Introduction: The clinical course of patients with acute exacerbations of underlying COPD presenting with hypercapnic respiratory failure was reviewed.
Methods: This was a retrospective review of 138 episodes of hypercapnic respiratory failure (PaCO(2) > or = 50 mm Hg and pH < or = 7.35). Patients were admitted to the West Los Angeles VAMC Medical Intensive Care Unit between 1990 and 1994.
Results: Of the 138 hypercapnic episodes, 74 (54%) required intubation. Comparison was made with the 64 cases in which patients responded to medical therapy. Patients requiring intubation had a greater severity of illness, with a higher APACHE II (Acute Physiology and Chronic Health Evaluation II) score (18 +/- 5 vs 16 +/- 4; p < 0.01), higher WBC, higher serum BUN, and greater acidosis (pH, 7.26 +/- 0.07 vs 7.28 +/- 0.06; p = 0.08). Those with the most severe acidosis (pH < 7.20) had the highest intubation rate (70%) and shortest time to intubation (2 +/- 2 h), and they required the longest period of time to respond to medical therapy (69 +/- 60 h). With an initial pH of < 7.25, there was a consistently higher intubation rate. Conversely, those with an initial pH of 7.31 to 7. 35 were less likely to be intubated (45%), had a longer time to intubation (13 +/- 18 h), and had a more rapid response to medical therapy (30 +/- 18 h). Of those patients requiring intubation, most (78%) were intubated within 8 h of presentation, and the vast majority (93%) by 24 h. Of those patients responding to medical therapy, half (52%) recovered within 24 h and the vast majority (92%) recovered within 72 h.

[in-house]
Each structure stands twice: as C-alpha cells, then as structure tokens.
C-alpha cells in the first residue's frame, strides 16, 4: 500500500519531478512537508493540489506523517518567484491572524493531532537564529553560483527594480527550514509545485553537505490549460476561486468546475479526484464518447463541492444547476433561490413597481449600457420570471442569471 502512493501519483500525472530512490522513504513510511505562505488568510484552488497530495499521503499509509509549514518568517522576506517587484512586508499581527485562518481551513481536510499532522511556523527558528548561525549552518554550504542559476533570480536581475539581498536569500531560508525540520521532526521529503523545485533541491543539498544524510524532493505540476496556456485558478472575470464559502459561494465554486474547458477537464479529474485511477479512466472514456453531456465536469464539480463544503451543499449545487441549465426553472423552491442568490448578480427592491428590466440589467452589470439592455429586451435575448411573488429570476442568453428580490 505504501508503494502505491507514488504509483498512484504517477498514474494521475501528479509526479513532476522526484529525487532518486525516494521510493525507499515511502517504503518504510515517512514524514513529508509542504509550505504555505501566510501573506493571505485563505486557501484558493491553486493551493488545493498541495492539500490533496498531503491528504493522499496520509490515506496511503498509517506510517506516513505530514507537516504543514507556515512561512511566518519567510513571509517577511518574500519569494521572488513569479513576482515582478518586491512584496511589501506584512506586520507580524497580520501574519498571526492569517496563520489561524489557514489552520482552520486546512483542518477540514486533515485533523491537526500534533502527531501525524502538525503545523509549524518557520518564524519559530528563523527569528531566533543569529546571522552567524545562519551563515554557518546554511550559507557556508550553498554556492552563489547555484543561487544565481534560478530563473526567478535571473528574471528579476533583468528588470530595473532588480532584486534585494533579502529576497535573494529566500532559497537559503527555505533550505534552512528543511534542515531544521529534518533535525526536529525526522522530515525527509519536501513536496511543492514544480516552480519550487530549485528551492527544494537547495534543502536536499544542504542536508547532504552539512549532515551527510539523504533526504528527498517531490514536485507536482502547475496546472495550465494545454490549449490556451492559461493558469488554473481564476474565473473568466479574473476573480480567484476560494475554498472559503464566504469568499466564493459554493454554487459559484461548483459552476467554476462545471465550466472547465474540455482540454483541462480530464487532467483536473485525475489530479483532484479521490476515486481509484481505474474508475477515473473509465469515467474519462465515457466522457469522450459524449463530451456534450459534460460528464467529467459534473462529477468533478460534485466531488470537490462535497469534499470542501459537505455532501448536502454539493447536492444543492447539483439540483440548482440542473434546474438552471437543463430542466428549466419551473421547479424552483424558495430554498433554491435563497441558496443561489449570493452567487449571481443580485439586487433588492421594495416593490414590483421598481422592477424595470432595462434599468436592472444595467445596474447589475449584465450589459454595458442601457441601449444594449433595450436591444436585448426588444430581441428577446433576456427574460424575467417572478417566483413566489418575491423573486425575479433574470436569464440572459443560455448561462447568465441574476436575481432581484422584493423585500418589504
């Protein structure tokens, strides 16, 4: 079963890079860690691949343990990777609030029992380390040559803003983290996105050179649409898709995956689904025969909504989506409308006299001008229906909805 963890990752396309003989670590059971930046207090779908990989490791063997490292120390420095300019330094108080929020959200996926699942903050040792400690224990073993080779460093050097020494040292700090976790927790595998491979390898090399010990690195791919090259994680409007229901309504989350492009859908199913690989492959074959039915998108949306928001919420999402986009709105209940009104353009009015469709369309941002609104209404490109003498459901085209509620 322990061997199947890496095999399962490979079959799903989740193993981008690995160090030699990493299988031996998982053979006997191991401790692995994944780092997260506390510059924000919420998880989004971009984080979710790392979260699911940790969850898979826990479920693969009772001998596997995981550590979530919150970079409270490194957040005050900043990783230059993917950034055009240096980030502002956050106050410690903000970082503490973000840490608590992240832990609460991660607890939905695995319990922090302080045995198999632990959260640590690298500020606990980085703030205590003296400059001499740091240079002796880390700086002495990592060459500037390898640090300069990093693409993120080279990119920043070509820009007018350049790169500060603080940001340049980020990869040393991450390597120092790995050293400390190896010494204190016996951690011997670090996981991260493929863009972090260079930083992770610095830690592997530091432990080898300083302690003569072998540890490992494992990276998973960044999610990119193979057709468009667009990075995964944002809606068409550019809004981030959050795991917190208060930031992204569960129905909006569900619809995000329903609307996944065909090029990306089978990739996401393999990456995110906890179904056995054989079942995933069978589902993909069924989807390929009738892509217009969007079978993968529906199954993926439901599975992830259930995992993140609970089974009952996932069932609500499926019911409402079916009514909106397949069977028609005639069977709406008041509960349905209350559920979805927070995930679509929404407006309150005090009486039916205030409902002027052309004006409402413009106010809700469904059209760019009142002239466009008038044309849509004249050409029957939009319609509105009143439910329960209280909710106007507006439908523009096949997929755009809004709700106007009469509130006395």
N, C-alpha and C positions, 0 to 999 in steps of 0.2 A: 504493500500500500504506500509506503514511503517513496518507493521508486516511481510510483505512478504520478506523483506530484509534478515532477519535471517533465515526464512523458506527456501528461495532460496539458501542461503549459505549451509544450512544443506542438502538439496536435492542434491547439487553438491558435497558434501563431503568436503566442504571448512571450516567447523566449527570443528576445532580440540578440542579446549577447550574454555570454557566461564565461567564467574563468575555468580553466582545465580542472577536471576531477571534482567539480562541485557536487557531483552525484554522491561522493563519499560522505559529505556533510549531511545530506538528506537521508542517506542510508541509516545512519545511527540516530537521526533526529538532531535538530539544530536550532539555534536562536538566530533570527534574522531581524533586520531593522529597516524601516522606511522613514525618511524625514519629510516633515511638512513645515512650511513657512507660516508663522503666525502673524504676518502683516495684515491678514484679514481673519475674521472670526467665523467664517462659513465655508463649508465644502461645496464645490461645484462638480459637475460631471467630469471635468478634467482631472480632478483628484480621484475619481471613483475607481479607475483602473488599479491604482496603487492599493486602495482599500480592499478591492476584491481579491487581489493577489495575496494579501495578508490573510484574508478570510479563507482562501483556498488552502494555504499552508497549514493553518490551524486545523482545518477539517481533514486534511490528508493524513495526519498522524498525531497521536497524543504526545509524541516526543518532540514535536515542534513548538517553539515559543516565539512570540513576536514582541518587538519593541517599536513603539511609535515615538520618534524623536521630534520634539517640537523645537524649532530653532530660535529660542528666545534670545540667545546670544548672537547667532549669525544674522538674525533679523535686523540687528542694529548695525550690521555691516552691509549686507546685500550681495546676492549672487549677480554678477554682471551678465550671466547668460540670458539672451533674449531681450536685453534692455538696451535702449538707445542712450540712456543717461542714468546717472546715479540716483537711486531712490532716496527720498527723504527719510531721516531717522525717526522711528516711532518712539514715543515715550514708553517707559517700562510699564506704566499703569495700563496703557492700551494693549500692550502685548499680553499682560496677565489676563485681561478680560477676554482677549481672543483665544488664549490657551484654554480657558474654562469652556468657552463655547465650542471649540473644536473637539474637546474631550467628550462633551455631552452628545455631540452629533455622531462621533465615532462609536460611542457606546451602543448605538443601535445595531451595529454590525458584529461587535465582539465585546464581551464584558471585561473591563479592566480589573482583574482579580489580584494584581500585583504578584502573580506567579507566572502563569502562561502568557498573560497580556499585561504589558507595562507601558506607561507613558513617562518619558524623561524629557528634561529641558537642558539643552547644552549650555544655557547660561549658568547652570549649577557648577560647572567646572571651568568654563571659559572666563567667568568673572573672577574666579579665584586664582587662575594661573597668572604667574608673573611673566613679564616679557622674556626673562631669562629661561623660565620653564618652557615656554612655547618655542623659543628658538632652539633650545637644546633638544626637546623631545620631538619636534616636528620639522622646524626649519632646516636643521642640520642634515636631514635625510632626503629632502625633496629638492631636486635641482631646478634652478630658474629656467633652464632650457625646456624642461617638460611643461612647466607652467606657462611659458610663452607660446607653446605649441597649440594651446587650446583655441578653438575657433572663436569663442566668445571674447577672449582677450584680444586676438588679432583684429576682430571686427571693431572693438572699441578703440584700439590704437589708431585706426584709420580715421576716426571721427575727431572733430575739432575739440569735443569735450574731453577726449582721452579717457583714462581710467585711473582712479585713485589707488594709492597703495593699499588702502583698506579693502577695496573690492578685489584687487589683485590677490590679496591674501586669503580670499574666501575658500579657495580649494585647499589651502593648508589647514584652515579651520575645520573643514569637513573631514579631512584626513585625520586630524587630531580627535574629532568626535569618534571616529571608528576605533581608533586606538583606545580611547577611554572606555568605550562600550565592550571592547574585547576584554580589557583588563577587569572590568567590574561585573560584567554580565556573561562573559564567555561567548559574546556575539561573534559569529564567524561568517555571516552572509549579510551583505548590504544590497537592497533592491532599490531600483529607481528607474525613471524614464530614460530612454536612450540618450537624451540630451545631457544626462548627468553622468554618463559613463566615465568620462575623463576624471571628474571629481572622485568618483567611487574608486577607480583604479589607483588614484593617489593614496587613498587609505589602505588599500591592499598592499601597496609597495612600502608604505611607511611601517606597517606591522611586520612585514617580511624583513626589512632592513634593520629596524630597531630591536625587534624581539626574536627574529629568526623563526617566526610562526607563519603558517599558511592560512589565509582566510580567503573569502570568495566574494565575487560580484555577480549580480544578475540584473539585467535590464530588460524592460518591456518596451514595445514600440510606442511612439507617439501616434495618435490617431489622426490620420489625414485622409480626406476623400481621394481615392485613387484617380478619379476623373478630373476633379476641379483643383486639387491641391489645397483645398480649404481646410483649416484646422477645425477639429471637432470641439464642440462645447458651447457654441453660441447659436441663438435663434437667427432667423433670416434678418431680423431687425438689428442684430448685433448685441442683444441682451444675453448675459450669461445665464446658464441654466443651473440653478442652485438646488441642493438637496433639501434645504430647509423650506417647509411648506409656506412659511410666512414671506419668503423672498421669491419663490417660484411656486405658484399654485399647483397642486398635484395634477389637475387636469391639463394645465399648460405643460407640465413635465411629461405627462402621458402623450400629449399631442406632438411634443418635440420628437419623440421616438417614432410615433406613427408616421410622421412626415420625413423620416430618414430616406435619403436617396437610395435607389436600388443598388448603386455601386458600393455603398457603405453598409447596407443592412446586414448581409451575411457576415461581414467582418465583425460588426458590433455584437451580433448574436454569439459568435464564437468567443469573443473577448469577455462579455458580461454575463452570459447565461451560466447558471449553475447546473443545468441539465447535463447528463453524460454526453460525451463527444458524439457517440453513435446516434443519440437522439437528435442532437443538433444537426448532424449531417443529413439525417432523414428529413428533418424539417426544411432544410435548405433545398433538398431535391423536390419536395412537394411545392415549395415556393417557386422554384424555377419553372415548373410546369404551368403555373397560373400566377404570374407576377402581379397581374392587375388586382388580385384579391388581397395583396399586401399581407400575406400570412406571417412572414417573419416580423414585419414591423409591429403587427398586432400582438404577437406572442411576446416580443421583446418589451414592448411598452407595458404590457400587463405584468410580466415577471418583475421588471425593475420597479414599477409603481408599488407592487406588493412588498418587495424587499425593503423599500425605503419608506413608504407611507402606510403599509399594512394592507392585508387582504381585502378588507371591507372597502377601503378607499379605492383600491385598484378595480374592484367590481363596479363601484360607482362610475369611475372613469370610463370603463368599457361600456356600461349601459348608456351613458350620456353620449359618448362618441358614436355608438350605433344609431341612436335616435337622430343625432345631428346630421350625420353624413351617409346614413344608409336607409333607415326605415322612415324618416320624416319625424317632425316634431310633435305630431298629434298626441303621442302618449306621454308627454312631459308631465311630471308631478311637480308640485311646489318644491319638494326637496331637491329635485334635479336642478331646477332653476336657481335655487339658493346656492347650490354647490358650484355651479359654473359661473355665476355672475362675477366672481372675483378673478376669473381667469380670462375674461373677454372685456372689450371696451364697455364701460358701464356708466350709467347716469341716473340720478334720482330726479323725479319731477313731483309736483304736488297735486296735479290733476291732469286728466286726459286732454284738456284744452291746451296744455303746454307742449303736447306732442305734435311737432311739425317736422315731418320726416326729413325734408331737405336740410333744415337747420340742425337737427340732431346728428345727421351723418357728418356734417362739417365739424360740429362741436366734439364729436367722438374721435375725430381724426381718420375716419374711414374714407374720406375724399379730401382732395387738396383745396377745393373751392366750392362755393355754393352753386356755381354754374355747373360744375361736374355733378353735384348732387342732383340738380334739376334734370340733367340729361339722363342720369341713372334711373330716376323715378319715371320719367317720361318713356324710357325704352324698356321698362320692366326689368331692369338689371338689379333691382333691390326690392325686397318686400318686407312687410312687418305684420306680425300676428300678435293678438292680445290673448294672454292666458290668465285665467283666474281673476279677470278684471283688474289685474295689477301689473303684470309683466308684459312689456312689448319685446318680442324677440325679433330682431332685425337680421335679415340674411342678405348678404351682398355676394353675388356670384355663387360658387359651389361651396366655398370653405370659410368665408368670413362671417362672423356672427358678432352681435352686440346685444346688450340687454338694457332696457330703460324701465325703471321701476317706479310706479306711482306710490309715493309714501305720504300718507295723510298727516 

Conclusions: This study provides a better characterization of the response to therapy of COPD patients with hypercapnic respiratory failure. This should be useful in limiting or omitting medical therapy in high-risk patients, thereby avoiding delays in intubation as well as providing a framework for continued therapy in those more likely to improve.